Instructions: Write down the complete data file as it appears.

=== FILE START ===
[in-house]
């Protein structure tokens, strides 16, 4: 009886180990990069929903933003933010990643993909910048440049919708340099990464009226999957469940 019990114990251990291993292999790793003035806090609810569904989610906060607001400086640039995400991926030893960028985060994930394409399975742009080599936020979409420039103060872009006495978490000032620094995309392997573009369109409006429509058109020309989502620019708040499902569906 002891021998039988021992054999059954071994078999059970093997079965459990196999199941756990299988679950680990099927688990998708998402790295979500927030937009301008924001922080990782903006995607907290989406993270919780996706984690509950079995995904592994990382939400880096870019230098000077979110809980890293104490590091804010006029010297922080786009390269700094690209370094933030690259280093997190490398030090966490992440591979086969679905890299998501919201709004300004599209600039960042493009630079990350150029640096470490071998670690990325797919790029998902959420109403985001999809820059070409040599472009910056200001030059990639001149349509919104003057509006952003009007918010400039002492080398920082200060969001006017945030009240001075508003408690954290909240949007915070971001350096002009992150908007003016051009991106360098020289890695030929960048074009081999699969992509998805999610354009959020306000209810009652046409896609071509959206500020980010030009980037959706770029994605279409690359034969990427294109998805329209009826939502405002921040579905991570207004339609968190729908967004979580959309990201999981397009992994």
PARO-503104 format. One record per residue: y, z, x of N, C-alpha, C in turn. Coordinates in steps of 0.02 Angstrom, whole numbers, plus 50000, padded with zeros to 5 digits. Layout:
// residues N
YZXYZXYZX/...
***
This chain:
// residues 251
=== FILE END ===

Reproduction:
[in-house]
């Protein structure tokens, strides 16, 4: 009886180990990069929903933003933010990643993909910048440049919708340099990464009226999957469940 019990114990251990291993292999790793003035806090609810569904989610906060607001400086640039995400991926030893960028985060994930394409399975742009080599936020979409420039103060872009006495978490000032620094995309392997573009369109409006429509058109020309989502620019708040499902569906 002891021998039988021992054999059954071994078999059970093997079965459990196999199941756990299988679950680990099927688990998708998402790295979500927030937009301008924001922080990782903006995607907290989406993270919780996706984690509950079995995904592994990382939400880096870019230098000077979110809980890293104490590091804010006029010297922080786009390269700094690209370094933030690259280093997190490398030090966490992440591979086969679905890299998501919201709004300004599209600039960042493009630079990350150029640096470490071998670690990325797919790029998902959420109403985001999809820059070409040599472009910056200001030059990639001149349509919104003057509006952003009007918010400039002492080398920082200060969001006017945030009240001075508003408690954290909240949007915070971001350096002009992150908007003016051009991106360098020289890695030929960048074009081999699969992509998805999610354009959020306000209810009652046409896609071509959206500020980010030009980037959706770029994605279409690359034969990427294109998805329209009826939502405002921040579905991570207004339609968190729908967004979580959309990201999981397009992994």
PARO-503104 format. One record per residue: y, z, x of N, C-alpha, C in turn. Coordinates in steps of 0.02 Angstrom, whole numbers, plus 50000, padded with zeros to 5 digits. Layout:
// residues N
YZXYZXYZX/...
***
This chain:
// residues 251